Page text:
Question

A possible path to bridge the gap with climate change skeptics…

372 total words    

1 minutes of reading

I think the answer is yes, but it requires patience, perseverance, engagement, and effective communication. Recently, I came across an engaging, effective communicator on the climate change topic….worthy of sharing. His name is Jeffrey Bennett, a professor at the University of Colorado. He has a website dedicated to the topic ( http://www.globalwarmingprimer.com ). His website also includes a free online book, where he clearly goes through the basic arguments, evidence, and possible counterpoints…and does it in an ACCESSIBLE manner. What makes Jeffrey Bennett different? In my opinion, he can discuss the topic without sounding like a partisan. In practice, this is VERY hard to do, which makes it hard to “bridge the gap” with the skeptic community…irrespective of the overwhelming evidence. I think there is hope that folks like Jeffrey Bennett will be able to make progress, allowing us to properly deal with the climate crisis. BUT we need to support the Jeffrey Bennetts of the world and make sure people are aware…spread the word. I leave you with a Jeffrey Bennett video ( https://www.youtube.com/watch?v=Fr0wPz94kLA ) and the opening few paragraphs of his book ( http://www.globalwarmingprimer.com/primer/ )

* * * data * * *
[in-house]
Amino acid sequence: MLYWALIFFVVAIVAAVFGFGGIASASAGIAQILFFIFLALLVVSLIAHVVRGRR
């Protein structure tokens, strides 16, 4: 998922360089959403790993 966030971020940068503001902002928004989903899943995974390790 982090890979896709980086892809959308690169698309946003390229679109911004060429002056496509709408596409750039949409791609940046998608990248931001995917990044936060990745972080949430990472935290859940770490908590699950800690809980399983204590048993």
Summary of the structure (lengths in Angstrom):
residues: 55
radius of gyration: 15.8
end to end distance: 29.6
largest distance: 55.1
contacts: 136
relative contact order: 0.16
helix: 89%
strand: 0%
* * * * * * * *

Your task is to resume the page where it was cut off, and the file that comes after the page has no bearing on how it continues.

Is human-induced global warming a real threat to our future? Most people will express an opinion on this question, but relatively few can back their opinions with solid evidence. This is true on both sides, as many “believers” are no better able to explain the scientific case for global warming than “skeptics” are to make a case against it. Many times we’ve even heard politicians and media pundits say “I am not a scientist” to avoid the issue altogether.
But the truth is, the basic science is not that difficult. Sure, Earth’s climate is complex, and therefore so are many details of the science of global warming, but I can tell you from my own teaching experience that the key ideas are understandable to most fourth- and fifth-­graders. Indeed, even the more arcane details that you may hear debated in the media are usually simple enough once you focus on the heart of the matter. So if you want to understand and act intelligently on this issue, then I hope you’ll continue reading. By the end of this book, I believe you’ll be fully equipped to have an informed opinion about global warming.”

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